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Telstra Next IP upgrade 90% done

Telstra's $1.5 billion Alcatel-Lucent-led core network upgrade is 90 per cent complete, according to the telco's general managing director of networks and services, Michael Rocca.
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Written by Liam Tung, Contributing Writer on

Telstra's $1.5 billion Alcatel-Lucent-led core network upgrade is 90 per cent complete, according to the telco's general managing director of networks and services, Michael Rocca.

Michael Rocca

Michael Rocca
(Credit: Telstra)

The upgrade, commenced in 2005, is "essentially complete", Rocca said today. Telstra said it has spent $1.5 billion to date on the upgrade which it expects will have a lifespan of around 14 years, taking it to 2024.

The network supports Telstra's Hybrid Fibre Coaxial cable, digital subscriber line (DSL), its metropolitan mobile network and Velocity — Telstra's greenfield fibre-to-the-home service. Telstra today said it had migrated 2 million services that were being delivered internet over its broadband-equipped exchanges to Next IP.

Key providers for its upgrade included Cisco, Tellabs and Juniper. Alcatel-Lucent led the integration.

All eyes, however, will be on how households respond to services Telstra unveils for its high speed broadband set for Melbourne by December, which industry observers have said will be a litmus test for the National Broadband Network's (NBN) business case. Telstra announced last March that it hoped to deliver a 100 megabit per second download service to around 1 million homes in Melbourne.

"If Telstra can actually create services that people are willing to pay extra for, I think we can have much more confidence that the NBN can be made sustainable," Ovum telco analyst David Kennedy told ZDNet.com.au. "If Telstra struggles to do that, it's going to be very hard to imagine a business case for an NBN based on fibre."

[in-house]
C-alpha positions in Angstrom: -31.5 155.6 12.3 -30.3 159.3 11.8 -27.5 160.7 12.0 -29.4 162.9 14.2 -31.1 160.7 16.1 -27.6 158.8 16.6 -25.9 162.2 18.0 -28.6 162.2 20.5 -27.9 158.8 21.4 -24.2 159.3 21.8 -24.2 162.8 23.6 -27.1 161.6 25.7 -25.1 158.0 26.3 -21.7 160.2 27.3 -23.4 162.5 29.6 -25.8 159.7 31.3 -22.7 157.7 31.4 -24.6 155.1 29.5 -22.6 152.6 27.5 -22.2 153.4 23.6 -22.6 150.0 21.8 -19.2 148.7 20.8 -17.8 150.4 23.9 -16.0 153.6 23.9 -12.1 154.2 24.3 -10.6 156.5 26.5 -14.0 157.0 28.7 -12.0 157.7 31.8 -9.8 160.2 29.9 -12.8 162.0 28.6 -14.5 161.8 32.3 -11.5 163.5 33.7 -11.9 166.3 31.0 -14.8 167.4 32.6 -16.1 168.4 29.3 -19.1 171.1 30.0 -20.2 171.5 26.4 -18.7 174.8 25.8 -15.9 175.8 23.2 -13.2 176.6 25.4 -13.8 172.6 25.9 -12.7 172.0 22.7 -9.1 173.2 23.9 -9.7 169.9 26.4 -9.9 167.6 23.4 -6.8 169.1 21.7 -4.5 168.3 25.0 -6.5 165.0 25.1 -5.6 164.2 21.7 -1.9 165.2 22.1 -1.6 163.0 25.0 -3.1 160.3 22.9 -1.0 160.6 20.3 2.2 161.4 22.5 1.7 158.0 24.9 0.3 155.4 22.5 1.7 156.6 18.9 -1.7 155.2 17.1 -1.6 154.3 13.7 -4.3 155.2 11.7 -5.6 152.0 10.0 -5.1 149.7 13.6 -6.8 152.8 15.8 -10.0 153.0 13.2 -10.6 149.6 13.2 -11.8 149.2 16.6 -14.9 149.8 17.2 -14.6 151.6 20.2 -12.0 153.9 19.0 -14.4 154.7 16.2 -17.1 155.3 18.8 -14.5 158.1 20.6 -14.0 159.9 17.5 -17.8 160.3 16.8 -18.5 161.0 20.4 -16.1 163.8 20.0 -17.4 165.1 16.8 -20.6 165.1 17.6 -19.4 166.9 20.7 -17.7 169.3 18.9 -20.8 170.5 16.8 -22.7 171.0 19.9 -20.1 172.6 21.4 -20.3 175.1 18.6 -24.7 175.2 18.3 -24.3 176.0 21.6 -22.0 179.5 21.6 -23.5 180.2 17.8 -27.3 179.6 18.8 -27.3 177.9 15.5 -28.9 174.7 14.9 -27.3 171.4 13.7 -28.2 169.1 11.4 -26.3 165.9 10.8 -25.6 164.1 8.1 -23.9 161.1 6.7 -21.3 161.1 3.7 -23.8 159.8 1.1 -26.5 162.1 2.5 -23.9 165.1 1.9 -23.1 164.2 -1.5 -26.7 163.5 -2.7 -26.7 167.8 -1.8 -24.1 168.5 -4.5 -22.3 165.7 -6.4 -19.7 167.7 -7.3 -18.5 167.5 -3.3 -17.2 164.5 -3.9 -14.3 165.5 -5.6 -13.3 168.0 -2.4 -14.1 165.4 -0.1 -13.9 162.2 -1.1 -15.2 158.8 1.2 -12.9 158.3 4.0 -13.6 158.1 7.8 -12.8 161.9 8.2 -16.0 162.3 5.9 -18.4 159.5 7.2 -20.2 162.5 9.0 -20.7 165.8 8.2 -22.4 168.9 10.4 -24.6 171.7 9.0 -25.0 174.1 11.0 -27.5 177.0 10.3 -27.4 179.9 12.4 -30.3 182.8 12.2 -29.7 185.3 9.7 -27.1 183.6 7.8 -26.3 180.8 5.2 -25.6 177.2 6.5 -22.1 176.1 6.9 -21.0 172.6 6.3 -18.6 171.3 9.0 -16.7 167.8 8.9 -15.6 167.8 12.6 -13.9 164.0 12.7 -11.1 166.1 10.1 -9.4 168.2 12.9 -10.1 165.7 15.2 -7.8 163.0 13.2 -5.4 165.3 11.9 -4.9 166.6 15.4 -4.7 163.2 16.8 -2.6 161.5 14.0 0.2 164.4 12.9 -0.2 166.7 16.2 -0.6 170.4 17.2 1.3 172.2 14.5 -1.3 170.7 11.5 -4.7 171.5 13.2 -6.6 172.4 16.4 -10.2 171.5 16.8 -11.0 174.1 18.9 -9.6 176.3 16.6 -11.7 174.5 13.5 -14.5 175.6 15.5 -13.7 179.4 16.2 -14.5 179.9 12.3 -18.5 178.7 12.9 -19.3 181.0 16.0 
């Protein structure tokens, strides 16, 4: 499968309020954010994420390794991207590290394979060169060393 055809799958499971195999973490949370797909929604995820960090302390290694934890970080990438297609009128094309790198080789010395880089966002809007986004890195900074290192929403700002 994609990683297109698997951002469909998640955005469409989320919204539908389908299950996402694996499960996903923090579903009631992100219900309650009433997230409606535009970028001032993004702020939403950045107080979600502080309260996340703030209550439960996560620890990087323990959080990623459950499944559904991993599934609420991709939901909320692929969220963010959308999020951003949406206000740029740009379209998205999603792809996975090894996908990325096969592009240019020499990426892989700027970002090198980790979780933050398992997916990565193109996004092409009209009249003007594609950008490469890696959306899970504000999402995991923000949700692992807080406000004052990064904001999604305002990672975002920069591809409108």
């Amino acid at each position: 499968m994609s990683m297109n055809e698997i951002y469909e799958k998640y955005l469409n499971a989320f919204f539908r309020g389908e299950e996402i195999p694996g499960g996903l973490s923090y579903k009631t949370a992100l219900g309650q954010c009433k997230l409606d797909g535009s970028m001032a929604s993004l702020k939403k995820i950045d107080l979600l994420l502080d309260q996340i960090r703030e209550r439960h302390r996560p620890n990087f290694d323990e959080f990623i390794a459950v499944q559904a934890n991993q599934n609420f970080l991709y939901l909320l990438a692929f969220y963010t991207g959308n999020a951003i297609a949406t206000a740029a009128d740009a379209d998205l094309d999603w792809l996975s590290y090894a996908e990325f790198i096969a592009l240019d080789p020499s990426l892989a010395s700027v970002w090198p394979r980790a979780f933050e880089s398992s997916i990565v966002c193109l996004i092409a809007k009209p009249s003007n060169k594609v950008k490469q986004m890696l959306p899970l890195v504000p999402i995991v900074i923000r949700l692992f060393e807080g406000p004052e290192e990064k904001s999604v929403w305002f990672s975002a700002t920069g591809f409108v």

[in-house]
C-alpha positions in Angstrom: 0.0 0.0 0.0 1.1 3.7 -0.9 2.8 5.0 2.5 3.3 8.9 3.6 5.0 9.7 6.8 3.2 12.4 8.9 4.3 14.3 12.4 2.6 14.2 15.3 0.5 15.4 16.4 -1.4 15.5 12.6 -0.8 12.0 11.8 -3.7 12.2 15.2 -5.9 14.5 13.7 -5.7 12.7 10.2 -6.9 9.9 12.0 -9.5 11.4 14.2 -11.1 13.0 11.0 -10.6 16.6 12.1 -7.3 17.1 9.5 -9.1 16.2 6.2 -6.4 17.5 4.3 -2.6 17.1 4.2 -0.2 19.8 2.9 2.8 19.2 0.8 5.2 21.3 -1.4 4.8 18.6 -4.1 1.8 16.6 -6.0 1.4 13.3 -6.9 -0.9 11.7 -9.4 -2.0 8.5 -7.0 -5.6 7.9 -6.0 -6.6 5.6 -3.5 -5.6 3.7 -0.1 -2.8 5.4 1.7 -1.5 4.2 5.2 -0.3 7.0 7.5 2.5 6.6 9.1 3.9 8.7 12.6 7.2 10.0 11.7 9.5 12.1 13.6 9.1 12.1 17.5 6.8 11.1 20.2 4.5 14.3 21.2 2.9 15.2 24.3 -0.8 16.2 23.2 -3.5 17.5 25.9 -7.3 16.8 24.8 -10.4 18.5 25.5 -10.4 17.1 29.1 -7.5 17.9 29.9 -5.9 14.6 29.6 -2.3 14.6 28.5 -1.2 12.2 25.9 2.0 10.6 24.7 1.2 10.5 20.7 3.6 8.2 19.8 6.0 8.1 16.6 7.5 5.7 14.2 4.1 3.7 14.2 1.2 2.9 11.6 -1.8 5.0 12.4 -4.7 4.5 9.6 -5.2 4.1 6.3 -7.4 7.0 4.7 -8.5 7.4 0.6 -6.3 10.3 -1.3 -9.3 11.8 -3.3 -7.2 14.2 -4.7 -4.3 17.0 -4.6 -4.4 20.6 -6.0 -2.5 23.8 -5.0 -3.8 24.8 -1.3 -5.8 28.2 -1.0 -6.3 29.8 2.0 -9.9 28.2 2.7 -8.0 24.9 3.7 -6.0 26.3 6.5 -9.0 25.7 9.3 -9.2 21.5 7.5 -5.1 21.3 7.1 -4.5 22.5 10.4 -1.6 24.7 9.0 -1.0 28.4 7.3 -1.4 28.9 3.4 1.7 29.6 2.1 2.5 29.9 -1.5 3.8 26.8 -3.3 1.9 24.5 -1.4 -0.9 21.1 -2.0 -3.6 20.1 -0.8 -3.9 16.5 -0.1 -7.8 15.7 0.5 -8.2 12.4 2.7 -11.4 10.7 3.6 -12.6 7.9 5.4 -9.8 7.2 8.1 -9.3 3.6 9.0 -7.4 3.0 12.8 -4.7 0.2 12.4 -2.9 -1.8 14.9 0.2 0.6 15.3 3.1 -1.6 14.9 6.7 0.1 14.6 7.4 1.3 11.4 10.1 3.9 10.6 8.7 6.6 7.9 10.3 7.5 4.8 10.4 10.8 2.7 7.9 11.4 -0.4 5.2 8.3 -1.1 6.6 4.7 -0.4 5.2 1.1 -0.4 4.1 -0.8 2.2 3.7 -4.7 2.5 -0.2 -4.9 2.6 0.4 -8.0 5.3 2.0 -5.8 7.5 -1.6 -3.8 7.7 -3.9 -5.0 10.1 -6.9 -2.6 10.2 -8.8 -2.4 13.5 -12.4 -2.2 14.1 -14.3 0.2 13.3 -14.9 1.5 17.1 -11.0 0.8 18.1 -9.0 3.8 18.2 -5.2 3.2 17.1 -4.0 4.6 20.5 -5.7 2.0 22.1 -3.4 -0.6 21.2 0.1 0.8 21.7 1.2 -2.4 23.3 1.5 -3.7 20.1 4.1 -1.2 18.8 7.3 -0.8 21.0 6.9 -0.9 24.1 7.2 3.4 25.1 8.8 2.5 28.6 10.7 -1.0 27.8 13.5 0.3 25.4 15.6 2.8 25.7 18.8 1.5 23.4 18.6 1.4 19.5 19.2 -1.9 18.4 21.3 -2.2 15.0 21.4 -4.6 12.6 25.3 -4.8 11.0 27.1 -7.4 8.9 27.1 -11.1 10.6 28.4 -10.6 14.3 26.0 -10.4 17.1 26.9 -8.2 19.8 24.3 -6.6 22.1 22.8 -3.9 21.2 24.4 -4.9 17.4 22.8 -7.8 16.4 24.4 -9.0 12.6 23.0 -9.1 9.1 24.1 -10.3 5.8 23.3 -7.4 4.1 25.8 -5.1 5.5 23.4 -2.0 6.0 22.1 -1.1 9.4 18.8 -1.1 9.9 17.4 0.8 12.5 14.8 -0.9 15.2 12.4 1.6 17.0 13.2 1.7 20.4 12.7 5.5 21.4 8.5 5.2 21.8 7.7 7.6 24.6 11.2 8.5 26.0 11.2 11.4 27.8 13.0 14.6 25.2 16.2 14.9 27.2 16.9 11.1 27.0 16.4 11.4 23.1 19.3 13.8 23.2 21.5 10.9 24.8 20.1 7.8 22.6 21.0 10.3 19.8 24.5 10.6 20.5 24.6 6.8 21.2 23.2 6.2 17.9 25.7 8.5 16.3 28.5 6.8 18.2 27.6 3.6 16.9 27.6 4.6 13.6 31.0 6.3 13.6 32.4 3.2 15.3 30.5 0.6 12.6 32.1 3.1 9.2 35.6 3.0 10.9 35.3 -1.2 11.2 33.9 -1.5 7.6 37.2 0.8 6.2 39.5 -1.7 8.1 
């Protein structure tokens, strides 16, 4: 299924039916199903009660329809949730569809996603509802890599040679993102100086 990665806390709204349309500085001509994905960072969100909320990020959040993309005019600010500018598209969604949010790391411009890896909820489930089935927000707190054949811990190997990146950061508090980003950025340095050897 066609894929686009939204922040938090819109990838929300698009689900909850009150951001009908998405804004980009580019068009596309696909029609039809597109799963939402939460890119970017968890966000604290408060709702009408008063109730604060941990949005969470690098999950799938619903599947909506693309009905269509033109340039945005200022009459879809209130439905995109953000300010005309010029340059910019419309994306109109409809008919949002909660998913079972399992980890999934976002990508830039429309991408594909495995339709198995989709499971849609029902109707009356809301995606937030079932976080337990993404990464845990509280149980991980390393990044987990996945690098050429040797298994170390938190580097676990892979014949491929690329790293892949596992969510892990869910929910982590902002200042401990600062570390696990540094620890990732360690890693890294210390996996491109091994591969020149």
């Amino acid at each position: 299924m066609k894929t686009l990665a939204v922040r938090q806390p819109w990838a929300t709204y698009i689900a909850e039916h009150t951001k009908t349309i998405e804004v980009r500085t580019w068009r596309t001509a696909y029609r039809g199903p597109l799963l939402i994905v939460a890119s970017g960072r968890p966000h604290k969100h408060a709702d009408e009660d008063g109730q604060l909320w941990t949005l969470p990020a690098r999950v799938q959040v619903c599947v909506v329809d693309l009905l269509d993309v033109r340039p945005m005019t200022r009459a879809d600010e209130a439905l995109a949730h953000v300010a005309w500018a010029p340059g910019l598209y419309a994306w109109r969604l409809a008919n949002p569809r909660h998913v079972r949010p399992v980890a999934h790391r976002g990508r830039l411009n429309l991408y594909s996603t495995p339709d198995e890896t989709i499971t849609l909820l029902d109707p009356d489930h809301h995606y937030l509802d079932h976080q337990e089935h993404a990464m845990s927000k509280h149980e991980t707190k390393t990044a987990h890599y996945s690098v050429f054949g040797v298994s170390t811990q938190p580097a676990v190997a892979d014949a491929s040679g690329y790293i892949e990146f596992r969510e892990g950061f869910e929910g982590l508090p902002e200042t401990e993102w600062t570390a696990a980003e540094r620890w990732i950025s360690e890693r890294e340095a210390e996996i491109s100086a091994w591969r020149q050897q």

The telco would not give any clues today about what those services might look like; however, Michael Lawrey, Telstra, executive director of networks and technology said, "It's about enabling the home environment ... to start consuming multiple services simultaneously. That becomes a real differentiator. It's not a one for one basis anymore."

Telstra's executives would not discuss the NBN today. "We're not here to talk about the NBN today," said Rocca. "That's because essentially we know as much as you do."

Rocca repeated Telstra chief David Thodey's previous remarks that it was "committed to engage in a constructive way with the government". "We want to find the best solution for Australia, our customers, our shareholders and our staff," he said.

Telstra also kicked off its hosted unified communications offering in partnership with Microsoft. Called TIPT or Telstra IP Telephony, the service will allow businesses to ditch PBX phone systems for a managed service, and would mean the ability to make calls from Microsoft Outlook, Office Communicator or SharePoint.

"This in my view is one of the first unified communications in the cloud propositions," said Ovum enterprise analyst, Claudio Castelli. "Initially they will target the larger companies because some of them are using Office Communicator Server (OCS). So, Telstra will look initially to Microsoft's OCS installed base."

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